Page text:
Compulsory Happiness (The Margellos World Republic of by Norman Manea

By Norman Manea

In cool, unique prose, and with an unerring experience of the absurd, the 4 novellas of Compulsory Happiness create an image of daily life in a gruesome police kingdom, expressing terror and desire, worry and harmony, the funny triviality of the normal, and the painful look for an ideal.

"Norman Manea's 4 novellas, written in the course of the later Ceausescu years, provide a similar distinction to different japanese eu dissident writing. rather than the lively irony, the ebullient absurdism, the sharp-eyed wit, we discover a dreamy disconnection, a voice that surprise has decreased, an air of sweetness pushed mad."—Richard Eder, Los Angeles Times

"Mr. Manea's voice is appreciably new, and we're blessedly woke up and alerted by means of the call for his fiction makes on our understanding."—Lore Segal, New York instances publication Review

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Additional resources for Compulsory Happiness (The Margellos World Republic of Letters)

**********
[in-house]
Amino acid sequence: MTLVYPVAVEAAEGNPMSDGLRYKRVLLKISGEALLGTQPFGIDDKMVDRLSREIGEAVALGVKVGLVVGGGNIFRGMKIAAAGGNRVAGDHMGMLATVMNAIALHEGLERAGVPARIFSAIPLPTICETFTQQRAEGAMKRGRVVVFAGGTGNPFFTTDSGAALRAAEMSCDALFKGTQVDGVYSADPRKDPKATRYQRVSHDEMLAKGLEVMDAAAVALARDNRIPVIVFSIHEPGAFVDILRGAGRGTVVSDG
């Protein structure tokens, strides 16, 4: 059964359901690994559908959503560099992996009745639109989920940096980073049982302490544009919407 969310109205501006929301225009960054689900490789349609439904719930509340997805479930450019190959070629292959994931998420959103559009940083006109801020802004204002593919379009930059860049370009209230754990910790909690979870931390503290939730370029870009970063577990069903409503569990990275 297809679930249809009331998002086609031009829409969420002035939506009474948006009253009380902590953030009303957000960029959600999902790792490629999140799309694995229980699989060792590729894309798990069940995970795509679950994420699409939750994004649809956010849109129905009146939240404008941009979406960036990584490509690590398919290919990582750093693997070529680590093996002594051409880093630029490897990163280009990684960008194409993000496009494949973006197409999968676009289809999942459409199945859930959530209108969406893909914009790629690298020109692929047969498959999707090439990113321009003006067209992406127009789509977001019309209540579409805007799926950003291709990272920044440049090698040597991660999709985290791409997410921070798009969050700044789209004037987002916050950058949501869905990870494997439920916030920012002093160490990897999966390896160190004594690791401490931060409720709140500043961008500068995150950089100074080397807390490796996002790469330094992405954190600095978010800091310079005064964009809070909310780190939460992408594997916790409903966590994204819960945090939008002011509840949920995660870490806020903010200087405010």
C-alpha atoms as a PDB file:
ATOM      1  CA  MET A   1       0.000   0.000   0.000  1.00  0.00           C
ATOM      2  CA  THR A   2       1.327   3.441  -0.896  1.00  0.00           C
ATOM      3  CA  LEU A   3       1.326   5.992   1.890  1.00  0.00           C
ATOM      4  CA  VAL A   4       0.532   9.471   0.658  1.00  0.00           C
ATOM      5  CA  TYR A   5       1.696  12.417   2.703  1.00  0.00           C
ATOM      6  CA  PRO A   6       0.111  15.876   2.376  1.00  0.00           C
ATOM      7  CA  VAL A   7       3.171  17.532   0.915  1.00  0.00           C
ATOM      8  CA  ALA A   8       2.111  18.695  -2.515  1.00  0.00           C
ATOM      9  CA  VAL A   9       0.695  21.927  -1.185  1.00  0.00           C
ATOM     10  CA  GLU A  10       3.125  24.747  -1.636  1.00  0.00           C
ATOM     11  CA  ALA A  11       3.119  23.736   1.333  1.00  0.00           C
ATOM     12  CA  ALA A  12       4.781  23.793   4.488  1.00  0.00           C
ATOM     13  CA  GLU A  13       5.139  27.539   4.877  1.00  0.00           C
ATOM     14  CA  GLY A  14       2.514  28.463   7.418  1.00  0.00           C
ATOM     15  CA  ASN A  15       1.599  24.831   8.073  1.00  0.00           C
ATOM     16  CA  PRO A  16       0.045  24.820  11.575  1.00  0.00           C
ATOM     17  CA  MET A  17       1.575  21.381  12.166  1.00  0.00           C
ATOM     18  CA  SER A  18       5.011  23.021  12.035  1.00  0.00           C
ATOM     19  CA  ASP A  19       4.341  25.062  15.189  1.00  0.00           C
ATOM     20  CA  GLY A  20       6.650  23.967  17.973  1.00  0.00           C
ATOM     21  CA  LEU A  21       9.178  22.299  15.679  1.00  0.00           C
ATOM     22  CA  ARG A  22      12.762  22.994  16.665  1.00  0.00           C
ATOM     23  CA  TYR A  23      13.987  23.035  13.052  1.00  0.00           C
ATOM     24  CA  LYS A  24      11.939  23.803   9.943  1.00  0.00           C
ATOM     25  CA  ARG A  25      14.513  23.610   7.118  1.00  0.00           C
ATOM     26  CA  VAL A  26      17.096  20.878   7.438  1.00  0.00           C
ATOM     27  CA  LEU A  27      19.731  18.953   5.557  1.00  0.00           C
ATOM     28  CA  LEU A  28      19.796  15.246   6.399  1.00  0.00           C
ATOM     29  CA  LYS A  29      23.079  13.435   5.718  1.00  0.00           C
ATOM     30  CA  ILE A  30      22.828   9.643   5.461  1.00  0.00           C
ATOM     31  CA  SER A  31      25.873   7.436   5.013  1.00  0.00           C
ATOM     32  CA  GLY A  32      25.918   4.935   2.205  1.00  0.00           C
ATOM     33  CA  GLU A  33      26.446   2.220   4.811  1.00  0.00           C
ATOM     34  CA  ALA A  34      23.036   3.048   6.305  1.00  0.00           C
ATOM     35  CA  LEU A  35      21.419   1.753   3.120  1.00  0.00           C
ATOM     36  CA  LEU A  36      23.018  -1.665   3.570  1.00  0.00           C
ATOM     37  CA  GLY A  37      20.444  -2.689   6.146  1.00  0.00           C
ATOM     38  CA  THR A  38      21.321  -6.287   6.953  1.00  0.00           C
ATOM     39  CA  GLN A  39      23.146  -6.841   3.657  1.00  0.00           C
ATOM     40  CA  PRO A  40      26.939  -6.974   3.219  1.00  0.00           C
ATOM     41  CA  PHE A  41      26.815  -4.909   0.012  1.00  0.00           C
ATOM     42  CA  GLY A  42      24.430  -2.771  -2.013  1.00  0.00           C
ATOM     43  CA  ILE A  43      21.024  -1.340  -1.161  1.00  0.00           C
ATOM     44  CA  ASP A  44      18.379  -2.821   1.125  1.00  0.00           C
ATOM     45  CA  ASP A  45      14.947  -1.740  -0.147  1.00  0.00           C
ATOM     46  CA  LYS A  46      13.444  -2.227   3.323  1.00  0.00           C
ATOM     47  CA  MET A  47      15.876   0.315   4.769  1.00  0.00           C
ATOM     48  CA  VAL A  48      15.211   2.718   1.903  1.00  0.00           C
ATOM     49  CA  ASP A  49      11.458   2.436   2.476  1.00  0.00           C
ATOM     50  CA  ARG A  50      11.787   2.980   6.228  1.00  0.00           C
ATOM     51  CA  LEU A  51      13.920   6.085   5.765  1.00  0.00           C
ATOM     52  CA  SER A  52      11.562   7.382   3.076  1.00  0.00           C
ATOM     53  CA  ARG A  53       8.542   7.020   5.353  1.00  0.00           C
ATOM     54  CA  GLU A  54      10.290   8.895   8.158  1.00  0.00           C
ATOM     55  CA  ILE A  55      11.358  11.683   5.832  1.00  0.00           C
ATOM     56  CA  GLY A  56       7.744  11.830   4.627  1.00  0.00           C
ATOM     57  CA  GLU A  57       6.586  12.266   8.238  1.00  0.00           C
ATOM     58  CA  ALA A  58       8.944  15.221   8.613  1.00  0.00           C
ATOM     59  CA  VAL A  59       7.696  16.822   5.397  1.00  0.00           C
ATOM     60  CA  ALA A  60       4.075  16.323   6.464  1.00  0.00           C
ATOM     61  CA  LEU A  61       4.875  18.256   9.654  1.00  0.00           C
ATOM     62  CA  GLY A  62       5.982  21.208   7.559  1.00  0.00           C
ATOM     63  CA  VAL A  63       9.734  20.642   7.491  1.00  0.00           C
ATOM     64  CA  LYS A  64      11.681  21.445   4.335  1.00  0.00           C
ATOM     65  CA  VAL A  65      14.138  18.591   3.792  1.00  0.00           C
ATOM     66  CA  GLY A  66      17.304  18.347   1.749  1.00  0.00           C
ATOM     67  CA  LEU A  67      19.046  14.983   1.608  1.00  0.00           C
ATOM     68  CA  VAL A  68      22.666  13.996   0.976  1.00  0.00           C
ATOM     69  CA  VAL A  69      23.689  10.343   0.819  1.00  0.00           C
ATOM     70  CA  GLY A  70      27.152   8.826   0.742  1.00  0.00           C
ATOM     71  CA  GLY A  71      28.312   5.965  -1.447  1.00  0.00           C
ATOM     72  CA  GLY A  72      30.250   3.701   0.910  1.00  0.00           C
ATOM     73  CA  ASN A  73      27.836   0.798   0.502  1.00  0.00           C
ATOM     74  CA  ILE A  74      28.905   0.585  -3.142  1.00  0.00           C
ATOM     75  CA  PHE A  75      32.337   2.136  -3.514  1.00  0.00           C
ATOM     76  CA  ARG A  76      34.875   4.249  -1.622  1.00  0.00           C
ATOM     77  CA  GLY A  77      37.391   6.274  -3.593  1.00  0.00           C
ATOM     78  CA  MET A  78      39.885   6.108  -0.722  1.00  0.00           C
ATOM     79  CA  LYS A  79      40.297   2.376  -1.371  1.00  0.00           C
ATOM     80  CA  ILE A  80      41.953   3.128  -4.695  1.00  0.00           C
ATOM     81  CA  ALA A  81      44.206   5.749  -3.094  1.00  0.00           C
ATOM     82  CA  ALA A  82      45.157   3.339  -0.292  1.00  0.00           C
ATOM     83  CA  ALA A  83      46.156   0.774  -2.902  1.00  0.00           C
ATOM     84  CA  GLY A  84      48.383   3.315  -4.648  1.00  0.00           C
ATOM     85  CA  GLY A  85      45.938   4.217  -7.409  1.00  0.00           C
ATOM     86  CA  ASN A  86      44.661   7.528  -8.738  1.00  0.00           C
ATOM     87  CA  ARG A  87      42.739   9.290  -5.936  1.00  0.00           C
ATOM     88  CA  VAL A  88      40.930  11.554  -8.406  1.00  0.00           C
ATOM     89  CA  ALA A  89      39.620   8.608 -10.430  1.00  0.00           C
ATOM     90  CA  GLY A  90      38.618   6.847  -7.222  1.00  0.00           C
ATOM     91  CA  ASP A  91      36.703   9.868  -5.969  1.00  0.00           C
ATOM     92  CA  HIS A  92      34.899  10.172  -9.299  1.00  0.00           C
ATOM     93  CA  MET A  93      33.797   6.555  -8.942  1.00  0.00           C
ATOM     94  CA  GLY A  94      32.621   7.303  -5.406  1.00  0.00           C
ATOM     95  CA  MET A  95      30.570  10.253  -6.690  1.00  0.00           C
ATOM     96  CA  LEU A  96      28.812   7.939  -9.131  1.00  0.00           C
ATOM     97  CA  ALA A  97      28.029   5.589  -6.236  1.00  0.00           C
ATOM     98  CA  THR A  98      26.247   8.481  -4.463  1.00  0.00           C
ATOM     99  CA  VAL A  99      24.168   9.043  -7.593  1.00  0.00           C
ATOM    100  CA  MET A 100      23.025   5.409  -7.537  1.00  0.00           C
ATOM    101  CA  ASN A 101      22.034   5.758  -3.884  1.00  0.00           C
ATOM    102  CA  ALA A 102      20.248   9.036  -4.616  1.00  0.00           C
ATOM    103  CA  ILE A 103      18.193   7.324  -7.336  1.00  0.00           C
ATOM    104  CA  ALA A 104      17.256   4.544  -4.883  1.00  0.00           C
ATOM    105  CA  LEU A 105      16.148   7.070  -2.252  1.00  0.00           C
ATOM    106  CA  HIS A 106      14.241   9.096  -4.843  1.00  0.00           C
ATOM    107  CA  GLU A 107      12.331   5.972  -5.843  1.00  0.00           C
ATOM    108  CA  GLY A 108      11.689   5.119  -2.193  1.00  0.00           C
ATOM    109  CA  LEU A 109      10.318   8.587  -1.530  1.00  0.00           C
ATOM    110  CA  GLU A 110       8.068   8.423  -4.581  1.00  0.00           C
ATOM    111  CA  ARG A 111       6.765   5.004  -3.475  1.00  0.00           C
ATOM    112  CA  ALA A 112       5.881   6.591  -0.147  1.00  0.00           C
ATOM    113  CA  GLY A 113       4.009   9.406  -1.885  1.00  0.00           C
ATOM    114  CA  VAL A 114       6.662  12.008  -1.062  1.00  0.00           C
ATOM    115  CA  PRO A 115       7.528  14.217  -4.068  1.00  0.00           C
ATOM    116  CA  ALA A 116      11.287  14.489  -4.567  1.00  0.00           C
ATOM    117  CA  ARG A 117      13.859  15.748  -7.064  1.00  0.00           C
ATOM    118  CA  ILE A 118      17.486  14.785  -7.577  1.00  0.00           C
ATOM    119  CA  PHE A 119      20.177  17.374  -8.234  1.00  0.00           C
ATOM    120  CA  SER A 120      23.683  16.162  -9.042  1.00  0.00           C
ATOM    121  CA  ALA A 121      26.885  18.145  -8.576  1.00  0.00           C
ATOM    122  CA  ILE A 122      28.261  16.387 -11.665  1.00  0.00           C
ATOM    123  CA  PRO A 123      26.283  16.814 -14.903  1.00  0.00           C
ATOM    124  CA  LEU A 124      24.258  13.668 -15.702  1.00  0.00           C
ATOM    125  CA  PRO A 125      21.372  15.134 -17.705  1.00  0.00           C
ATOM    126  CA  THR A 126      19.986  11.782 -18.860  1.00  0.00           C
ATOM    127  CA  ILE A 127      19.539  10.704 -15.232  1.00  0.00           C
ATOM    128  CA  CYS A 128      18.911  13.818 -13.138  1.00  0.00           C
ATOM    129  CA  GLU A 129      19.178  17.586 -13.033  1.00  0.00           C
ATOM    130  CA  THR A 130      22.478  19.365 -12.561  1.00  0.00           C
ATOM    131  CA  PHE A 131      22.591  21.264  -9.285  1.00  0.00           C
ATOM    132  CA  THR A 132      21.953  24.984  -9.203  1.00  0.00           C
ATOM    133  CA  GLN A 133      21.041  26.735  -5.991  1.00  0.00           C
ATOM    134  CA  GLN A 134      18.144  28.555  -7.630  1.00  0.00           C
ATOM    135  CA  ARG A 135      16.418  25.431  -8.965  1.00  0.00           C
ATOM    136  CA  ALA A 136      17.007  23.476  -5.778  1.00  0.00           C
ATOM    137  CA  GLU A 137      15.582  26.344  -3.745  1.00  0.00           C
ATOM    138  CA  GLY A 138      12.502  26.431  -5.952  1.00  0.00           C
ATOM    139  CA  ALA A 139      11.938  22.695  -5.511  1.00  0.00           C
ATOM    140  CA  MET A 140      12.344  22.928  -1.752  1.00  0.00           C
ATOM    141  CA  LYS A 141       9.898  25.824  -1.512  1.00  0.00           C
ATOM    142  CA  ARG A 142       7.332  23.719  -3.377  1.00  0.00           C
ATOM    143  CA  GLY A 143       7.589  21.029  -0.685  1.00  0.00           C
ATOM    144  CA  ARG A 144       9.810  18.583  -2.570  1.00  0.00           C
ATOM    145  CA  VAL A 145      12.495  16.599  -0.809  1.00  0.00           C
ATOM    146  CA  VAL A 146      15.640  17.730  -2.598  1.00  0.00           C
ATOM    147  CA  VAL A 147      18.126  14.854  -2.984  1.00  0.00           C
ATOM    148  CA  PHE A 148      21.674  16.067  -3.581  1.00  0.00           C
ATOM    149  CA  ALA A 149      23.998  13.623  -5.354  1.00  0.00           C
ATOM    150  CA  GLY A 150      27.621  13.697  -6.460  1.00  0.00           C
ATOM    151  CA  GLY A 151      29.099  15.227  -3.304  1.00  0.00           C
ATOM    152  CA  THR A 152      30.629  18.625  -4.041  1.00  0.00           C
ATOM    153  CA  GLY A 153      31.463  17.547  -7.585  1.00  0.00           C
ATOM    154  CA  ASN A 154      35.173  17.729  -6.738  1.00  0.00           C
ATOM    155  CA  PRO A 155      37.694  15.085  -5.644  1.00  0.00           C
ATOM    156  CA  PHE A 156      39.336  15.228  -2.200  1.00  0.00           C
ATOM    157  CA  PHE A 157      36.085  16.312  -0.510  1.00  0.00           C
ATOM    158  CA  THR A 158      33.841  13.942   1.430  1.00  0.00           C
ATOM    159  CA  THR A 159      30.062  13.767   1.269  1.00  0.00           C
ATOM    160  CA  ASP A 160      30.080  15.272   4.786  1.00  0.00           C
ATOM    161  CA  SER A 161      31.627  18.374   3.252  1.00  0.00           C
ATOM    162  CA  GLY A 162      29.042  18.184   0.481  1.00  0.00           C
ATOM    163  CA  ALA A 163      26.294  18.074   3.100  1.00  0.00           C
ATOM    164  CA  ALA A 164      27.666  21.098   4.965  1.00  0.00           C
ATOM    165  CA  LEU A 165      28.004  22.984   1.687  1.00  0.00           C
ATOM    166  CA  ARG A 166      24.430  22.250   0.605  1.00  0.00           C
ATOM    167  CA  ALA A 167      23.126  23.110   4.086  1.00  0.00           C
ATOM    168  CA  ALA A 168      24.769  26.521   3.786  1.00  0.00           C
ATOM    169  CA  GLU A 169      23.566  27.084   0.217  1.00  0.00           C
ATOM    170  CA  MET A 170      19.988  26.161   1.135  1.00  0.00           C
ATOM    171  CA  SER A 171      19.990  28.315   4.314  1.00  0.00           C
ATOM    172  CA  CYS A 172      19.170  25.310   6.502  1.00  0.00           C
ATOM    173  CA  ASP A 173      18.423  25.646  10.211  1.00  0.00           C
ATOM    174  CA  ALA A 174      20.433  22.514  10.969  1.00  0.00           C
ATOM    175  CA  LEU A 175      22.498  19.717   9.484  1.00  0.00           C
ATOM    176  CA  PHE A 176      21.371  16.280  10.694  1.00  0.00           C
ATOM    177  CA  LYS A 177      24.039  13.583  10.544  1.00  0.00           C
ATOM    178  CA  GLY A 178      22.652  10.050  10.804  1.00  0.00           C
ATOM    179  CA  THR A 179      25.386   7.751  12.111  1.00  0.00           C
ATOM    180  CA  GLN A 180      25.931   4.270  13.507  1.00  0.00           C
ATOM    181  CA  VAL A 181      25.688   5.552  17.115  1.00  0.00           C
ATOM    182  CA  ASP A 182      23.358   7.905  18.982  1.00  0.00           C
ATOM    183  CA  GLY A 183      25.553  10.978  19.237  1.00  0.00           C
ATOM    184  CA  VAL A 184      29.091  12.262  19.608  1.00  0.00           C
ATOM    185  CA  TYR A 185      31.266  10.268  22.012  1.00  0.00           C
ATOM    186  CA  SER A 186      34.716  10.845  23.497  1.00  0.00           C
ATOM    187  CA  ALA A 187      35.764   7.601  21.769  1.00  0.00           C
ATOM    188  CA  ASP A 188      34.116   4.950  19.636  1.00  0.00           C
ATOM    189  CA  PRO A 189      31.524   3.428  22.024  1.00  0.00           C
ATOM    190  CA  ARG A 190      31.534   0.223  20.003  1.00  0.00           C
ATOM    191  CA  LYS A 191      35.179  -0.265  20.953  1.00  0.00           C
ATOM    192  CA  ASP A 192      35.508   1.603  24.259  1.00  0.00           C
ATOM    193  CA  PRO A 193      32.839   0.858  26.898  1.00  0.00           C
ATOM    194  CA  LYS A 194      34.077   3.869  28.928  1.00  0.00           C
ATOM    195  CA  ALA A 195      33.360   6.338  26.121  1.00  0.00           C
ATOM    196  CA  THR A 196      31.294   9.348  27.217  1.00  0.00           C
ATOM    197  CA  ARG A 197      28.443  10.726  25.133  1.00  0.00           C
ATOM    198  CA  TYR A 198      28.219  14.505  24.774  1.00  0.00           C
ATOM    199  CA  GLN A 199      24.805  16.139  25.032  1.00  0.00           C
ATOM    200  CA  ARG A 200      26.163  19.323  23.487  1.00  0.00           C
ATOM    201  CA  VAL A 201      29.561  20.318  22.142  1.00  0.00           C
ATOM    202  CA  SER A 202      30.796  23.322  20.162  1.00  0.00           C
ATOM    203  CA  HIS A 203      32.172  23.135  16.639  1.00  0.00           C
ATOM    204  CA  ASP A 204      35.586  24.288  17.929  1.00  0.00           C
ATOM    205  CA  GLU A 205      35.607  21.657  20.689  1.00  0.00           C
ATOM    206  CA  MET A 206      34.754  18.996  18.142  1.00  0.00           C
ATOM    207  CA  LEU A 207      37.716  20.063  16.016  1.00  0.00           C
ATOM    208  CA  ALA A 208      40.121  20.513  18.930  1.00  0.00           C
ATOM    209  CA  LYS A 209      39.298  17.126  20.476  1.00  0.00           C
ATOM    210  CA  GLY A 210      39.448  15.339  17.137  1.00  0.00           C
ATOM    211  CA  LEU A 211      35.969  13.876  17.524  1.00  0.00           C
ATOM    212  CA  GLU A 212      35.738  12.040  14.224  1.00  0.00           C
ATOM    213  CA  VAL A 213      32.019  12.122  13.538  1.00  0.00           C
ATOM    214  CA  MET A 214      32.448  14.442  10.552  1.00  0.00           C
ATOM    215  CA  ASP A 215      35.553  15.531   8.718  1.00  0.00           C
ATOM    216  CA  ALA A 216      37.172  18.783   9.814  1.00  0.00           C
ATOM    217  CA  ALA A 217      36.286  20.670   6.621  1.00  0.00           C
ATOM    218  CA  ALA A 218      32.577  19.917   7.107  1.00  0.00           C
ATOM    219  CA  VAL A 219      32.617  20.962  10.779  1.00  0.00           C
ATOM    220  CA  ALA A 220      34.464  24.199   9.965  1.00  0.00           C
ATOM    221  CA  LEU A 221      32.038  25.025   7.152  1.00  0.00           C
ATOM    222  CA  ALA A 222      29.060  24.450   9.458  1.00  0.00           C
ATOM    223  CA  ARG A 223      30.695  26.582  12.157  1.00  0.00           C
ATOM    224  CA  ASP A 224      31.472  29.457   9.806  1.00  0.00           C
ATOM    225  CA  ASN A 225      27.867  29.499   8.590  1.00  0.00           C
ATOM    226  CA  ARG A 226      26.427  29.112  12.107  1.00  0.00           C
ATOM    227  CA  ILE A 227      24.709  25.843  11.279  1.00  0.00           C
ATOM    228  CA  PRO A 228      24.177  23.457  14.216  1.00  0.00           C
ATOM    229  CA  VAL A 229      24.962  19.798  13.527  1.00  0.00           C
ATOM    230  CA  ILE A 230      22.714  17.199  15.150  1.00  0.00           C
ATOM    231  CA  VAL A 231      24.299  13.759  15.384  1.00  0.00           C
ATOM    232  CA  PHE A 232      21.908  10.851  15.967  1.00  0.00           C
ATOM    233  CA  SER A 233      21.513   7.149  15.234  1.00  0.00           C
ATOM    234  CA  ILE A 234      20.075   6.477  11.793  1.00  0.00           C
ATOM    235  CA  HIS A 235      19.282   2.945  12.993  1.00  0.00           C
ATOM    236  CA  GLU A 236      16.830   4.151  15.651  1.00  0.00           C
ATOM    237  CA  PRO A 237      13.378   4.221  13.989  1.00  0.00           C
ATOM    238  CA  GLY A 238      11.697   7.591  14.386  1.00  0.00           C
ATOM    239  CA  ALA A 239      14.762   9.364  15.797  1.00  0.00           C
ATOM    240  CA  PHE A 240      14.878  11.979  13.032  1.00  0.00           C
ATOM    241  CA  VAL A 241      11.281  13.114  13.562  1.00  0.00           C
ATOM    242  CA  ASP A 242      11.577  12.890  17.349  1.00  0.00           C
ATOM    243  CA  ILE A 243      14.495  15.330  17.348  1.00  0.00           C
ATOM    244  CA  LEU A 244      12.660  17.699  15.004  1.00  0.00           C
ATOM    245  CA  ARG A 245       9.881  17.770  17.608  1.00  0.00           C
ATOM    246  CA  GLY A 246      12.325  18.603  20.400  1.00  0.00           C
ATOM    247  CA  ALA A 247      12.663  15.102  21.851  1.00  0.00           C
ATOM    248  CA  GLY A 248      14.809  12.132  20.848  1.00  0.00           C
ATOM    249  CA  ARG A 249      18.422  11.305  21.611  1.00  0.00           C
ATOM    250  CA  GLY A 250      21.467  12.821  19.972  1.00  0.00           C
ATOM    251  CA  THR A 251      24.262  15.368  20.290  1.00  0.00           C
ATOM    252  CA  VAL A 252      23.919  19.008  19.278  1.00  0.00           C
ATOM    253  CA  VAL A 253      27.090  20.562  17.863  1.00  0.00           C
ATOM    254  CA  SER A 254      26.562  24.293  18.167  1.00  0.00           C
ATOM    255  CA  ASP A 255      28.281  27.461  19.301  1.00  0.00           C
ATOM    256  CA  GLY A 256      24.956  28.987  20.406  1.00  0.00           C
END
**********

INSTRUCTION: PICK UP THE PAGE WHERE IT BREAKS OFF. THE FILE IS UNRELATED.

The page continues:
Sample text

He falls silent. ” David asks in his sleep. Abahn does not answer him. ” David cries out. “He said, ‘I didn’t understand what the Jew meant,’” continues Abahn. David does not cry out anymore. He has been conquered. Slumber won, his head sags to the side. ’” Abahn tries to reach David faster than sleep. ’” “Sabana,” murmurs David. ” 44 Abahn Sabana David He struggles against sleep. His eyelids flutter. “‘And Sabana told me: Don’t worry. David, you will have the dogs of the Jew. ” Sabana still looks out at the darkened park.

Spreads to the chink in the wall of slumber, a dull stone, a clamor, brief and strange. David has cried out. Having cried out, David thrashes in sleep, he lifts his head, his eyes open, he sees nothing, his head falls back, he speaks: “Leave me alone,” he begs. ” Silence. Abahn rises. He turns to face the dark road, his back turned to them. ” 38 Abahn Sabana David The Jew • walks away from Sabana and David. He once more resumes his pacing through the house. The wide stride of the Jew appears and disappears from the gaze of Sabana and Abahn.

She listens intently in the direction of the pathway outside. The Jews are not paying attention. 56 Abahn Sabana David “He’s looking at you,” she says. She is listening with her eyes closed. ” She listens again in the direction of the road. The Jews are not paying attention. “He was alone. ” Silence anew. “Maybe it was someone else,” says Abahn. ” “In Staadt,” Sabana says, “we recognize every sound. Even Gringo walking past. ” asks Abahn. The Jew takes some time to respond. ” They are silent, the three of them, standing apart from one another, unmoving.

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